The quantum internet, which connects particles linked together by the principle of quantum entanglement, is like the early days of the classical internet – no one can yet imagine what uses it could have, according to Professor Ronald Hanson, from Delft University of Technology, the Netherlands, whose team was the first to prove that the phenomenon behind it was real.
You are famous for proving that quantum entanglement is real, when in 2015 you linked two particles that were 1.3 kilometres apart. But the main objective of your work has always been to connect entangled particles into a quantum internet. What could such a network enable us to do?
‘One of the things that we could do is to be able to generate a key to encode messages with. (Using the quantum internet) the security of that key would now be based on this property of entanglement, and this is basically the properties of the laws of physics.
‘You will get a means of communication whose security is guaranteed by physical laws instead of (by) assumptions that no one is able to hack your code.
‘That’s probably the first real application, but there are many, many more applications that people are thinking about where this idea of entanglement, this invisible link at a distance, could actually be helpful. For example, people have calculated that you can increase the baseline of telescopes by using quantum entanglement. So, two telescopes quite far apart could have better precision than each of them individually would have. You could envision using this quantum internet to create entanglement between atomic clocks with different positions in the world and this would increase the accuracy of timekeeping locally.’
So the quantum internet is primarily a tool for encryption?
‘There is no quantum internet as of yet. And if you think back to the time when people were developing the classical internet, I don’t think anybody was really thinking about the applications that we are using it for right now. ‘The information disappears on one side and reappears on the other side.’ Prof. Ronald Hanson, Delft University of Technology, the Netherlands
‘The information disappears on one side and reappears on the other side.’
Prof. Ronald Hanson, Delft University of Technology, the Netherlands
‘The first real users of the internet were like, “Ok there is a big computer somewhere in one place and I’m in the other place and I actually want to use that computer because computers are very expensive, so how can I make use of that computer remotely? Well, I need an internet to connect to it.”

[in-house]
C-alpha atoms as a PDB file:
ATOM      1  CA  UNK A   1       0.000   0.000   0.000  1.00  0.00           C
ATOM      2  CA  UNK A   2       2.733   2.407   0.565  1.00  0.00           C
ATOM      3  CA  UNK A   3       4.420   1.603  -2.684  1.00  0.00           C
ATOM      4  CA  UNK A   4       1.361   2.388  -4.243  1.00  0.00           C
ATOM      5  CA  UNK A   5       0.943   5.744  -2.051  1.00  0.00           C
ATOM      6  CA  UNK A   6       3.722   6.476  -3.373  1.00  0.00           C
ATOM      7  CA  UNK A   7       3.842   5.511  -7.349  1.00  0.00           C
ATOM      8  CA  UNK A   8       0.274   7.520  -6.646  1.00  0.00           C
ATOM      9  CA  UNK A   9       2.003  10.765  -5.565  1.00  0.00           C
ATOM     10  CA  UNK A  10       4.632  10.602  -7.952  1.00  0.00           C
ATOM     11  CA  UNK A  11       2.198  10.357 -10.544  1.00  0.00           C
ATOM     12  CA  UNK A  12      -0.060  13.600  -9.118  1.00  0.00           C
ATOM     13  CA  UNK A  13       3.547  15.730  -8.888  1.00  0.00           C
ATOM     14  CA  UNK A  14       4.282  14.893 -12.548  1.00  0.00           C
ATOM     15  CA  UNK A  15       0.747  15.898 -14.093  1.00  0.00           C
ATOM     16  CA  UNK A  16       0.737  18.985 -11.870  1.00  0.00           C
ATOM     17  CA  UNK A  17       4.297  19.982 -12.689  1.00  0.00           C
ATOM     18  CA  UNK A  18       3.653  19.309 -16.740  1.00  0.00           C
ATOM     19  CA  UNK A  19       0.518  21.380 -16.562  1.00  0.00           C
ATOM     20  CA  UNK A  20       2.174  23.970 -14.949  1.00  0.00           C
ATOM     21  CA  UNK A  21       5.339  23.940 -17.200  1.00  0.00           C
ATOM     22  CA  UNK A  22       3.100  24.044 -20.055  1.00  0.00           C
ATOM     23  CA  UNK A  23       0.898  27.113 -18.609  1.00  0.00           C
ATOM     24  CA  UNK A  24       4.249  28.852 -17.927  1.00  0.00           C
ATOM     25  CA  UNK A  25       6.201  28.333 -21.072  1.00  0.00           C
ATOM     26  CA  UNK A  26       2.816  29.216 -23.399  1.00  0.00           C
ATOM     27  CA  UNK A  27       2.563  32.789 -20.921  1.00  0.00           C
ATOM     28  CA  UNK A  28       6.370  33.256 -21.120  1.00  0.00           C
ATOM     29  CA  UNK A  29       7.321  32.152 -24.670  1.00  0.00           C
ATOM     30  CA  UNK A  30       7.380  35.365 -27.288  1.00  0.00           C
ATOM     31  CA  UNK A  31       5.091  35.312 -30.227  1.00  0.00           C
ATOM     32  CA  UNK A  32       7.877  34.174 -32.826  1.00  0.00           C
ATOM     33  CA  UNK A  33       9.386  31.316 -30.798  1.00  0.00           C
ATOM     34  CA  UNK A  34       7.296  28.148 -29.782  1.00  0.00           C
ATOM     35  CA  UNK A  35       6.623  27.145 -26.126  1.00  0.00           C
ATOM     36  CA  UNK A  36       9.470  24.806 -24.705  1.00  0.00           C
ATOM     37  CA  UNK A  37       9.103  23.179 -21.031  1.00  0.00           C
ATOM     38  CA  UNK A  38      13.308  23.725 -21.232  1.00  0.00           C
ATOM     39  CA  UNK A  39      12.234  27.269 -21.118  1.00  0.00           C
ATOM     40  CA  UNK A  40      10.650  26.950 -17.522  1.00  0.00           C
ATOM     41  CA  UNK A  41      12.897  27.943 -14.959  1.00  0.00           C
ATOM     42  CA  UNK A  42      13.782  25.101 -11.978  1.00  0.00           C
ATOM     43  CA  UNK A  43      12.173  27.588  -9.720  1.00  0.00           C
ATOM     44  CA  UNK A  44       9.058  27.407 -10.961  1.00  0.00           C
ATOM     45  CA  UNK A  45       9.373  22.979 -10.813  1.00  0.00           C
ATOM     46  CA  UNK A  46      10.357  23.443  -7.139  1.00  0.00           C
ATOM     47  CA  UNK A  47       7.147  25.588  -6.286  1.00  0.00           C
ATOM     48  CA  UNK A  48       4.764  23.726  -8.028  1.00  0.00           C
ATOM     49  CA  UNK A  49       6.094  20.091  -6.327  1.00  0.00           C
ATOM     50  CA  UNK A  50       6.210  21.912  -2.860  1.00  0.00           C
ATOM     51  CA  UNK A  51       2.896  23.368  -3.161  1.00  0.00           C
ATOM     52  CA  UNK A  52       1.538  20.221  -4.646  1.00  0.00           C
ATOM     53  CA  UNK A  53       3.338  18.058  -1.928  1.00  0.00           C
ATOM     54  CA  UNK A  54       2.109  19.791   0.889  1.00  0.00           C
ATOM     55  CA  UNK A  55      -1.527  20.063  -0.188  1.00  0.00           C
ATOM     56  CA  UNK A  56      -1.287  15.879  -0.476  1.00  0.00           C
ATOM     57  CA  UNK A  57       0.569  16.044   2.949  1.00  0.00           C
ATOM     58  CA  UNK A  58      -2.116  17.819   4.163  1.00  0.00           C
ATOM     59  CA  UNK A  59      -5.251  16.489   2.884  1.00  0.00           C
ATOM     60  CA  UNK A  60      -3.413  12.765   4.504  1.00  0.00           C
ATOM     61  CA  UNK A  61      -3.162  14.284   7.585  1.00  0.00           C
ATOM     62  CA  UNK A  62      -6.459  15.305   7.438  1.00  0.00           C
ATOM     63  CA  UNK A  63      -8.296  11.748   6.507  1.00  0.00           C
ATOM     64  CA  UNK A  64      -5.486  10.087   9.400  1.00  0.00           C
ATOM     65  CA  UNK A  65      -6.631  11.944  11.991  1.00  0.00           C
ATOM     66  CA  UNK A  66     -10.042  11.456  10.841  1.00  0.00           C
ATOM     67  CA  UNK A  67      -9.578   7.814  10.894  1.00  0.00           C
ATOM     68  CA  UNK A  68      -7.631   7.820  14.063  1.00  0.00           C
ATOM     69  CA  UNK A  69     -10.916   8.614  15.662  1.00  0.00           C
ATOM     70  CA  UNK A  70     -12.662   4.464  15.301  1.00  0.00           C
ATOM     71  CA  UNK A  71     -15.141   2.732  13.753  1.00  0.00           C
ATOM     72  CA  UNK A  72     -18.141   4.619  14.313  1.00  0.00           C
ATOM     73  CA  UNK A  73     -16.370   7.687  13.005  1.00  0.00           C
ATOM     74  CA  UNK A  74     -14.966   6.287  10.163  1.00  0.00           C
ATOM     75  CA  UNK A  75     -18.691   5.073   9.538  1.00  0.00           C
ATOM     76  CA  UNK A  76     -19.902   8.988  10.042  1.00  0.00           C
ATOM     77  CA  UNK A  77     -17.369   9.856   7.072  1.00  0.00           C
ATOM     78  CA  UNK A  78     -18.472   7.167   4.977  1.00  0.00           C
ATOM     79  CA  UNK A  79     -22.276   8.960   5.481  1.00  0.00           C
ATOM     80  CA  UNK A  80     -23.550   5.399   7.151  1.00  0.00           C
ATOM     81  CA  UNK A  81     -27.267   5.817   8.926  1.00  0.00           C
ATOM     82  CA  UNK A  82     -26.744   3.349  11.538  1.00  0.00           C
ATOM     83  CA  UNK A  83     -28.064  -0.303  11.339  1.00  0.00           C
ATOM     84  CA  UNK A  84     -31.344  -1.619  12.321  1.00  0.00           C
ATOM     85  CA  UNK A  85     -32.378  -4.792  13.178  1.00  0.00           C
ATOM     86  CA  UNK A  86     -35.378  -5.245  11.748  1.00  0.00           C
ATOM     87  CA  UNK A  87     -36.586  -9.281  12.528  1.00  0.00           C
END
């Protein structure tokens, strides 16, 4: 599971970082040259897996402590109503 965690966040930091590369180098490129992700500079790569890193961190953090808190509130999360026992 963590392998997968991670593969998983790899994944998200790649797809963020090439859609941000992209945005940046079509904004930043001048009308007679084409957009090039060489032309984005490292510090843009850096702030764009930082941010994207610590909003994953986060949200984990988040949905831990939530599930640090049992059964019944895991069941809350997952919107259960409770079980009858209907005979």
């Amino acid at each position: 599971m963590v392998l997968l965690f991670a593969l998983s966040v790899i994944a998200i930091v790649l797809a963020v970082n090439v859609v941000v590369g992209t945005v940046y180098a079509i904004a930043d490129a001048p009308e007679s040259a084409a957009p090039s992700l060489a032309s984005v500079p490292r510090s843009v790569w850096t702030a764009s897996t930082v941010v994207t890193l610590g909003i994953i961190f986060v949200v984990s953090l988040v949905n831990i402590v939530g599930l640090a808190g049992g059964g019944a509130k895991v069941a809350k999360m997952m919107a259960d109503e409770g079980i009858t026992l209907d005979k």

‘And now we are using the internet in a totally different way. We are all part of this huge global information highway. And I think some of the same things could happen with the quantum internet. It’s very hard right now to imagine what we could do (with it), and I think it is even harder than with the classical internet because this concept of quantum entanglement is so counterintuitive that it is not easy to use your intuition to find applications for it.’
How do you envisage the quantum internet? How would we use it?
‘I envision that, in the end, when you are using the web most of the time you are using the classical internet and when you need some extra feature that requires quantum entanglement, then you are using the parallel quantum part that is also on the internet to get the functionality that you want to have. So it is not going to be a replacement to the classical internet but it will be something that is added on top of it.’
Back in 2014, you announced that you connected particles three metres apart and ‘teleported’ information between them, as part of your work on the HYSCORE project, funded by the EU’s European Research Council. In what sense was this information teleported?
‘Quantum teleportation is the idea that quantum states - and they contain information of course - disappear on one side and then reappear at the other side. What is interesting there is that, since the information does not travel on a physical carrier, it’s not encoded in a pulse of light, or in a letter, it does not travel between sender and receiver, it cannot be intercepted. The information disappears on one side and reappears on the other side.
‘Quantum teleportation is the most fundamental operation that can be done on the quantum internet. So, to get entanglement distributed over long distances you are actually teleporting the entanglement from one node to the other.
‘In a classical network you send your data package, and there is an address contained in that, and the router will read off that information and send it on to the next node. We don’t want to do that with these quantum signals. We want to send these quantum signals by teleportation so they don’t have to go through the (optical) fibre, they disappear in one side and reappear in the next.’
Your work is based on this crazy concept of entanglement. What is your personal opinion of how entanglement works?
‘What I have learned is to let go of all my intuition when I talk about quantum entanglement. Any analogy you try to make with something in the world that we see around us will fail because it is a quantum concept and we don’t really see quantum concepts in our daily lives. So I have given up on trying to have a daily-life explanation of what entanglement is.’
In the quantum world, it is believed that particles can be in multiple states at the same time. However, as soon as we observe them, one state is picked.
Under the principle of quantum entanglement, a phenomenon dubbed by Einstein as ‘spooky action at a distance’, two particles become linked and their information is correlated. It means for example that when one is observed – and picks one state – its linked partner always picks the opposite state.
It is this principle that underpins Prof. Hanson’s quantum internet, where states are immediately ‘teleported’ between linked particles.
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